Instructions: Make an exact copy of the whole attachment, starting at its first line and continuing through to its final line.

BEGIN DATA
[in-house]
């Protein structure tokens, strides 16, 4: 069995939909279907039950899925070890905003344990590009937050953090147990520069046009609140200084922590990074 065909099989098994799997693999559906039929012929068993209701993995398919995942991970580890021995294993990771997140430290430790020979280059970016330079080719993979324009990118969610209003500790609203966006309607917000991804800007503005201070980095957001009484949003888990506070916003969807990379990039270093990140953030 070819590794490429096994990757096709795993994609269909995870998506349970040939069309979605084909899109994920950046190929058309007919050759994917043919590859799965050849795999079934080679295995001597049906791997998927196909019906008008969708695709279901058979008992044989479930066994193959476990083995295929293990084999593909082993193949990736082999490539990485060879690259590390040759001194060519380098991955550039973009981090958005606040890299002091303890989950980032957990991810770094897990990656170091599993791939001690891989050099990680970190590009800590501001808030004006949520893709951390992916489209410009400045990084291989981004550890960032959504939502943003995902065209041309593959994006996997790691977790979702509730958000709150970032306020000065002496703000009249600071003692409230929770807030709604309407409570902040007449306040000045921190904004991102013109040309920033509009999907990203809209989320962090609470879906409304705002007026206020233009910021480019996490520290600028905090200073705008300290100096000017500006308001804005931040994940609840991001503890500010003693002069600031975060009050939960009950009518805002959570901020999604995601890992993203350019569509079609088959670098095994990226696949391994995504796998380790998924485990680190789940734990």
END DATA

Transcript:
[in-house]
């Protein structure tokens, strides 16, 4: 069995939909279907039950899925070890905003344990590009937050953090147990520069046009609140200084922590990074 065909099989098994799997693999559906039929012929068993209701993995398919995942991970580890021995294993990771997140430290430790020979280059970016330079080719993979324009990118969610209003500790609203966006309607917000991804800007503005201070980095957001009484949003888990506070916003969807990379990039270093990140953030 070819590794490429096994990757096709795993994609269909995870998506349970040939069309979605084909899109994920950046190929058309007919050759994917043919590859799965050849795999079934080679295995001597049906791997998927196909019906008008969708695709279901058979008992044989479930066994193959476990083995295929293990084999593909082993193949990736082999490539990485060879690259590390040759001194060519380098991955550039973009981090958005606040890299002091303890989950980032957990991810770094897990990656170091599993791939001690891989050099990680970190590009800590501001808030004006949520893709951390992916489209410009400045990084291989981004550890960032959504939502943003995902065209041309593959994006996997790691977790979702509730958000709150970032306020000065002496703000009249600071003692409230929770807030709604309407409570902040007449306040000045921190904004991102013109040309920033509009999907990203809209989320962090609470879906409304705002007026206020233009910021480019996490520290600028905090200073705008300290100096000017500006308001804005931040994940609840991001503890500010003693002069600031975060009050939960009950009518805002959570901020999604995601890992993203350019569509079609088959670098095994990226696949391994995504796998380790998924485990680190789940734990």